Let me ask you a question. How well do your senior leaders model the behaviors they request of their teams?
SmartBrief on Leadership recently asked just that question in a poll on their site (results at right). Sadly, less than 10% answered, “all the time.” The greatest percentage, 40%, said, “most of the time, but have their moments when they don’t.” And the next greatest answer at 32% said, “sometimes, when it’s easy to walk the talk.”
It’s that slippage – those “moments when they don’t,” those “when it’s easy” efforts – that’s killing employee loyalty and motivation according to research reported in [email protected] (the School of Business at Arizona State University):
“Mid-level managers are likely to rally around their company only if their CEO truly values the interests of the organization and is not motivated primarily by self-interest, according to the study by W. P. Carey School of Business Management Professor Anne S. Tsui, Ping Ping Fu of the Chinese University of Hong Kong, Jun Liu of Renmin University of China, and Lan Li of Chinese Entrepreneur Survey System. …
“In companies in which chief executives with transformational leadership behaviors valued above all the interests of the company and people — both inside and outside — middle managers demonstrated strong commitment to the companies and said they were unlikely to look for jobs elsewhere. But where transformational CEOs placed the highest values on personal fulfillment, the middle managers below them were less committed to the firm and more likely to seek positions outside the company.”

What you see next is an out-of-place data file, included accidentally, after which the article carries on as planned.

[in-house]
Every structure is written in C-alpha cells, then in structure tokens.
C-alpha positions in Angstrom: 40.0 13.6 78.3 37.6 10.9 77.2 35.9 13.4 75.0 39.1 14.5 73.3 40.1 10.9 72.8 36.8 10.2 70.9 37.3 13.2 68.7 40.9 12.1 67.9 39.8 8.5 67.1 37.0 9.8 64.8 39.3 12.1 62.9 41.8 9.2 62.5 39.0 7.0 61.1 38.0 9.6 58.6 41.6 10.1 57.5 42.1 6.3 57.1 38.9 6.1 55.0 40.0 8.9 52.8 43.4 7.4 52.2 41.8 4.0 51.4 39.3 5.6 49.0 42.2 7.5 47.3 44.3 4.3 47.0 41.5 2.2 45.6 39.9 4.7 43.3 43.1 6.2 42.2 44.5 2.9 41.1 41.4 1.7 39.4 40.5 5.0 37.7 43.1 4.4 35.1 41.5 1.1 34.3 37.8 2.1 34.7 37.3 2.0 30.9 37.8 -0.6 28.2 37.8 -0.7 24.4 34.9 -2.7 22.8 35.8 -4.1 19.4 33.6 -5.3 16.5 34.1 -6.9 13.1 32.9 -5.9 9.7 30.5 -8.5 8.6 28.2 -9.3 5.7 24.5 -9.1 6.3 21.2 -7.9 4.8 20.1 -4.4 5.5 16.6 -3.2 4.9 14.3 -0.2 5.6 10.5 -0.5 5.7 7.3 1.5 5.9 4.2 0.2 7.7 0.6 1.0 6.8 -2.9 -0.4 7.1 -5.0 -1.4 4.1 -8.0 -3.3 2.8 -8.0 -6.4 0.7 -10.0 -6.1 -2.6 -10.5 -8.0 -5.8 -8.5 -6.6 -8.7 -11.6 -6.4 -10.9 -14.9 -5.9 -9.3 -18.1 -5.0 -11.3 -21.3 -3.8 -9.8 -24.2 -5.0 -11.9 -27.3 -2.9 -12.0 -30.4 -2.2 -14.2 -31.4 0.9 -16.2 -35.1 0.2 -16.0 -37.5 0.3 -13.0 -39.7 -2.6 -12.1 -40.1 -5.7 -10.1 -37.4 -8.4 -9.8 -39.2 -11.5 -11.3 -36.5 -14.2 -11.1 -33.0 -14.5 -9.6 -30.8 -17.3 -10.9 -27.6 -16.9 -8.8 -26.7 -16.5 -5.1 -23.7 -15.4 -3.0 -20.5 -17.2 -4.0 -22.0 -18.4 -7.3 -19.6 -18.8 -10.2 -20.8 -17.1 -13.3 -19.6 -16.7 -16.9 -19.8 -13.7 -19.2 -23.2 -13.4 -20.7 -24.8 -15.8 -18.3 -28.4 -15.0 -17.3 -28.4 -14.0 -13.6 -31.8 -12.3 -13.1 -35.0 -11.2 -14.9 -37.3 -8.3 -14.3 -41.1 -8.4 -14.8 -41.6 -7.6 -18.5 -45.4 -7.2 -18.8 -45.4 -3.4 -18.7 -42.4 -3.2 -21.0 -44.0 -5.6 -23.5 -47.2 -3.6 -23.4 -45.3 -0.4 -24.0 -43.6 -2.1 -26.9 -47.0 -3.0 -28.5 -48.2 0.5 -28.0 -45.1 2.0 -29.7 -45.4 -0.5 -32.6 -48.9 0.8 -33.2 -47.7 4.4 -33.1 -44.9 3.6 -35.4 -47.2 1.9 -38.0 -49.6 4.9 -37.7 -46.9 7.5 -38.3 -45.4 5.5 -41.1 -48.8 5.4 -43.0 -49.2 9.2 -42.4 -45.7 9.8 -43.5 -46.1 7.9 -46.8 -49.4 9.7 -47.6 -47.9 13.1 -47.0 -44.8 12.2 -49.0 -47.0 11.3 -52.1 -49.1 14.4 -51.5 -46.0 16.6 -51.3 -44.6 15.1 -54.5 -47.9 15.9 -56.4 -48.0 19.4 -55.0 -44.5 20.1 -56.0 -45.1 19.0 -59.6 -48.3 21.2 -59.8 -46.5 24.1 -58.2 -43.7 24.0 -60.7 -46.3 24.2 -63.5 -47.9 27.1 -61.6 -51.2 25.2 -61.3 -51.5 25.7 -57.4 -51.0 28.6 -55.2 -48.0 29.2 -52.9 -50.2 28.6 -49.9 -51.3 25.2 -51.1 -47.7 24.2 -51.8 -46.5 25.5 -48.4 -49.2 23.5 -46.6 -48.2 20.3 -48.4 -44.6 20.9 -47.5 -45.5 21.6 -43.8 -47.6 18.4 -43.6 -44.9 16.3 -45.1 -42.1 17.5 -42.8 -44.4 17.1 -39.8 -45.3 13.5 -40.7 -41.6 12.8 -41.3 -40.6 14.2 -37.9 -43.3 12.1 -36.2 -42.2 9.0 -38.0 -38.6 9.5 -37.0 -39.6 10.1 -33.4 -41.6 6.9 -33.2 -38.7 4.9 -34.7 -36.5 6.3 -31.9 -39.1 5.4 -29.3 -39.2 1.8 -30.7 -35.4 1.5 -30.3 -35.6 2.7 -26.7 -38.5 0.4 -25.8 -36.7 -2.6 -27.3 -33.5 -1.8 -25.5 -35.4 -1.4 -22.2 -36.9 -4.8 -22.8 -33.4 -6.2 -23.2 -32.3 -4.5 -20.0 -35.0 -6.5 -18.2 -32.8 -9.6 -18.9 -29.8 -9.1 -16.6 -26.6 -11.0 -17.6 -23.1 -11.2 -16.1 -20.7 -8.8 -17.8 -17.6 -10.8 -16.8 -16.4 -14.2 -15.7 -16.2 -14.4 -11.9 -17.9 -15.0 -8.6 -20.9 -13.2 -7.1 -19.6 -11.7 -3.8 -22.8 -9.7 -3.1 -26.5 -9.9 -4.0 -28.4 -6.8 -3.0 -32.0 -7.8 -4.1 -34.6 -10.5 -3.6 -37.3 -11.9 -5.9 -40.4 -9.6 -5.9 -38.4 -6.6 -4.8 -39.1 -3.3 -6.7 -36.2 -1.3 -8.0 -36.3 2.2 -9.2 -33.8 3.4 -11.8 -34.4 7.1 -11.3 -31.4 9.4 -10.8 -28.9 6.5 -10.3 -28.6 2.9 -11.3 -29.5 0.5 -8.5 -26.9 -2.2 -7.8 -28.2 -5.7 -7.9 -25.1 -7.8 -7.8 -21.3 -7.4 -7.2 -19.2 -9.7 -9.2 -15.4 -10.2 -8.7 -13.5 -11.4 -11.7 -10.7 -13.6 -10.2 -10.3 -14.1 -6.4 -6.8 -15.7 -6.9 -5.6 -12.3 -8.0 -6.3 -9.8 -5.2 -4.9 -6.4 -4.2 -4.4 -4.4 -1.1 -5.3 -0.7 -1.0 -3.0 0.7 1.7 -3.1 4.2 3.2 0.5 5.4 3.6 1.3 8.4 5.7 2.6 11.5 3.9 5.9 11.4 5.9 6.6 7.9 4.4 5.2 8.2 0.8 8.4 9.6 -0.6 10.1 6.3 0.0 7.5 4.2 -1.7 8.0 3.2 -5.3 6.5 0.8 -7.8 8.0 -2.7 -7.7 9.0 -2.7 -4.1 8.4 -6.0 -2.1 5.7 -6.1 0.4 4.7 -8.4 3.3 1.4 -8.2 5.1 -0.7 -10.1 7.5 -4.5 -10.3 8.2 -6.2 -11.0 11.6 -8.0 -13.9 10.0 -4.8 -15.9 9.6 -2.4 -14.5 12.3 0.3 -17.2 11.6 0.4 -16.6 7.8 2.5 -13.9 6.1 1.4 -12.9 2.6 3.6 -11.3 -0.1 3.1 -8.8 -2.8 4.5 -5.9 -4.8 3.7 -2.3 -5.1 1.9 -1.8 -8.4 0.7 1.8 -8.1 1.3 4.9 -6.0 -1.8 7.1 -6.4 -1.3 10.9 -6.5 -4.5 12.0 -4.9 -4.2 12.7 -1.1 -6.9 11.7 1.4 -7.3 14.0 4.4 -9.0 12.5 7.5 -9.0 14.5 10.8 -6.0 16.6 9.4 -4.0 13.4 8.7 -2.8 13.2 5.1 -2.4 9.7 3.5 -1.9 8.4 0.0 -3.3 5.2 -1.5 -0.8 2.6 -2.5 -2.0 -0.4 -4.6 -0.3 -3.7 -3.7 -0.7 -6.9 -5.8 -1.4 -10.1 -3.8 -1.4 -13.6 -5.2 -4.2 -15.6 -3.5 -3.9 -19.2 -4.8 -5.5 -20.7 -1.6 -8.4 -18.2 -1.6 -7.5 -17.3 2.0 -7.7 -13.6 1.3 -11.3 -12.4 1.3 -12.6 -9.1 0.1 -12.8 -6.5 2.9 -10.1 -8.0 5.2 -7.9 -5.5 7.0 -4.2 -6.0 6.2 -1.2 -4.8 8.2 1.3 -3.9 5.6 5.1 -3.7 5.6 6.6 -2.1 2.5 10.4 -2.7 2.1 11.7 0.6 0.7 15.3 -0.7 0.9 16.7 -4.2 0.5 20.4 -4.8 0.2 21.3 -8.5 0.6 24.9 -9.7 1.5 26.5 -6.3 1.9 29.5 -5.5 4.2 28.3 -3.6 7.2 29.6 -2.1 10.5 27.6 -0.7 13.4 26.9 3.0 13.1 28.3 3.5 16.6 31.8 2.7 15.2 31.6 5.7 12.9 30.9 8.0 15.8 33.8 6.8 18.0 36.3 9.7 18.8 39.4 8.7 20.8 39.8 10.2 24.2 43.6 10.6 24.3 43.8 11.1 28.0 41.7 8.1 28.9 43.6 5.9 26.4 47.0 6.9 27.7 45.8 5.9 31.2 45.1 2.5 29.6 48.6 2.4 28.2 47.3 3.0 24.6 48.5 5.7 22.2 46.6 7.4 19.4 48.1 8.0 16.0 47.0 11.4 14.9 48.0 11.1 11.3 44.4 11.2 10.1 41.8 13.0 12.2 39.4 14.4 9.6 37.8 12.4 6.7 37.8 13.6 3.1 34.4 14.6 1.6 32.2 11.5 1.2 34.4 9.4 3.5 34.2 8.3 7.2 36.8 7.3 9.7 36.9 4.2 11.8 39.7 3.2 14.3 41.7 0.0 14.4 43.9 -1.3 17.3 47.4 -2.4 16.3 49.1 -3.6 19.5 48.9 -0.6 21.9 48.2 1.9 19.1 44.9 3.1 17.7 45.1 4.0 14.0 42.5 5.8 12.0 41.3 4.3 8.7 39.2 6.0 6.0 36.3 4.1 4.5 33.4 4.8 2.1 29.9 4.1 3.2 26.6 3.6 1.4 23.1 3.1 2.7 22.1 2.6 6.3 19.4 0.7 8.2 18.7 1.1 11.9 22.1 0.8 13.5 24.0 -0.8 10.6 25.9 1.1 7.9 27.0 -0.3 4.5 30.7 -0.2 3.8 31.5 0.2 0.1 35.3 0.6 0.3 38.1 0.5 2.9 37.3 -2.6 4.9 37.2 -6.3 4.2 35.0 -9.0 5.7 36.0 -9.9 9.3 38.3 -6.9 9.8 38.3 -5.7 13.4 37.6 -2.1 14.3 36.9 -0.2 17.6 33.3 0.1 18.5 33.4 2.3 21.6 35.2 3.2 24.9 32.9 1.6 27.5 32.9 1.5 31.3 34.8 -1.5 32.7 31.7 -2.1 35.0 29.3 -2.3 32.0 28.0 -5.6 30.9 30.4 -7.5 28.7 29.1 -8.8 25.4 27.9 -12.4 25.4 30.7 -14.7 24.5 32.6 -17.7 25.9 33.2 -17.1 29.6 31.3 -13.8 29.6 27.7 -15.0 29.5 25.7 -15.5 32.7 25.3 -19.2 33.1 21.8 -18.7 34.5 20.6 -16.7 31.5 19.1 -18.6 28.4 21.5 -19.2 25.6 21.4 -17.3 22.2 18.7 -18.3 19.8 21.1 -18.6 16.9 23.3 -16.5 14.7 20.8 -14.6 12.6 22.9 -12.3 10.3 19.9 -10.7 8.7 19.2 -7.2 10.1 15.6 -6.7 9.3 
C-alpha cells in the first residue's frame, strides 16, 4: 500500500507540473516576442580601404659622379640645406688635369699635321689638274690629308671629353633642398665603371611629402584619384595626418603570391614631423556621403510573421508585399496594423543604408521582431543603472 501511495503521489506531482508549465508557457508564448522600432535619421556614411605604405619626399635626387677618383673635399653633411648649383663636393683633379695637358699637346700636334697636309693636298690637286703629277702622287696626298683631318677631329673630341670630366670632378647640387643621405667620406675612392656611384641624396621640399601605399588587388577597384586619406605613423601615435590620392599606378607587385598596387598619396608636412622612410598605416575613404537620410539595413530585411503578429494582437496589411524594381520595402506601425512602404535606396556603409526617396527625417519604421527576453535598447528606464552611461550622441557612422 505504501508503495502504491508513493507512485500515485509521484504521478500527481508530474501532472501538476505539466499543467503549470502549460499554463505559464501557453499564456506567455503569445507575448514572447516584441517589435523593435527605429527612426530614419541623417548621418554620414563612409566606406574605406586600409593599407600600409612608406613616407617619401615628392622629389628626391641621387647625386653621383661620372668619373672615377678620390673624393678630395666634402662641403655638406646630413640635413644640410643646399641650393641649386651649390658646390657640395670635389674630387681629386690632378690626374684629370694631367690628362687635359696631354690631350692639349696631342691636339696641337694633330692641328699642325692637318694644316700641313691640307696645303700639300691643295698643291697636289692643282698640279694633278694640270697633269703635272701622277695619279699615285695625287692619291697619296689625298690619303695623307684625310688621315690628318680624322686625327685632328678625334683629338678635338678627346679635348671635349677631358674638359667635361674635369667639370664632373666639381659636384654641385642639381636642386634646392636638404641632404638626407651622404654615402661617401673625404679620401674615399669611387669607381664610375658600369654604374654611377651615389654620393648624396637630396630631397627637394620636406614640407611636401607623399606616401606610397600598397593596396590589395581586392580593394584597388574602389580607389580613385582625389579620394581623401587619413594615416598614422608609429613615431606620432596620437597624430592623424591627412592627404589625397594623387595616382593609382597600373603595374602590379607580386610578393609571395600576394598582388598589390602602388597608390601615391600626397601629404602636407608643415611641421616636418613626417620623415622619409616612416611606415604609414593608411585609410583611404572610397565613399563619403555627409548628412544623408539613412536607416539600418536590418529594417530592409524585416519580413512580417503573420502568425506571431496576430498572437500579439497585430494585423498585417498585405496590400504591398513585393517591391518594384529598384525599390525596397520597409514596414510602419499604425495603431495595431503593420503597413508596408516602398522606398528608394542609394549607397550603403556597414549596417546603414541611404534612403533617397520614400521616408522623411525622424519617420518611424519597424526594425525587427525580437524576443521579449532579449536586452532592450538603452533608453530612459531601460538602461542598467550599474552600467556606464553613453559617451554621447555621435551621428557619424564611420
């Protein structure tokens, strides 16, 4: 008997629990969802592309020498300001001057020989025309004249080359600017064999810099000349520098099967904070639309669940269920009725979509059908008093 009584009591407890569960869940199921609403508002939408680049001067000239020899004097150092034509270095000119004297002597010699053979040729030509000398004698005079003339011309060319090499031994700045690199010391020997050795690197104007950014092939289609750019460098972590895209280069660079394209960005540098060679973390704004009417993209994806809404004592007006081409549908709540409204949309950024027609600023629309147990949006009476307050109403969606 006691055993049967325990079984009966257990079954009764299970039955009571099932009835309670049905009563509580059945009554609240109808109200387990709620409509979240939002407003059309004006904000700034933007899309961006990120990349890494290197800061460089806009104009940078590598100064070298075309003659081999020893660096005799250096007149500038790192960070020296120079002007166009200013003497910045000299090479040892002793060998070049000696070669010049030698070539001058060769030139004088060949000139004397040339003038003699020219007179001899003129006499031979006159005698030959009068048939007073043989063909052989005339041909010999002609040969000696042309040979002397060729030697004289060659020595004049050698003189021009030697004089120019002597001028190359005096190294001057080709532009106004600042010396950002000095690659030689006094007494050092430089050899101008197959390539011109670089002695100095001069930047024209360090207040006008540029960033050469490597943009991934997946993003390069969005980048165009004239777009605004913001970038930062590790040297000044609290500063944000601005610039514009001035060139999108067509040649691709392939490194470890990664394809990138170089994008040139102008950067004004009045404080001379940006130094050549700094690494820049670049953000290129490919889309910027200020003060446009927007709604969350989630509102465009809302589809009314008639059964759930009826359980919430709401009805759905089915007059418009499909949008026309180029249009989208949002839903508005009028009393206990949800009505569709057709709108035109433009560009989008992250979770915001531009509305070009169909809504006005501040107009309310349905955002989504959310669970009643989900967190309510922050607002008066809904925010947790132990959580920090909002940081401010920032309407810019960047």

I’ve written before about the need to help employees align their personal values with the company values, and this never more true or necessary than in the CEO spot. A CEO who leads the company from a place of transparency, directed by his or her own personal values to the extent that those values permeate the organization to guide and direct its success as well, is the CEO whose team will remain the most loyal, most motivated and most productive in delivering what the CEO expects and needs for company success.
I’m lucky enough to have spent the last 10 years of my career working for such a CEO, Eric Mosley, who is also the co-author of our recent book, Winning with a Culture of Recognition. Eric built Globoforce on the same principles and best practices we share with our clients – frequently, timely, specific and meaningful recognition and appreciation of people when they demonstrate our company values and contribute to our success.
What about you? Does your CEO lead from a place of honest, consistent alignment of personal values with the values of your organization? How does that affect your loyalty to the organization?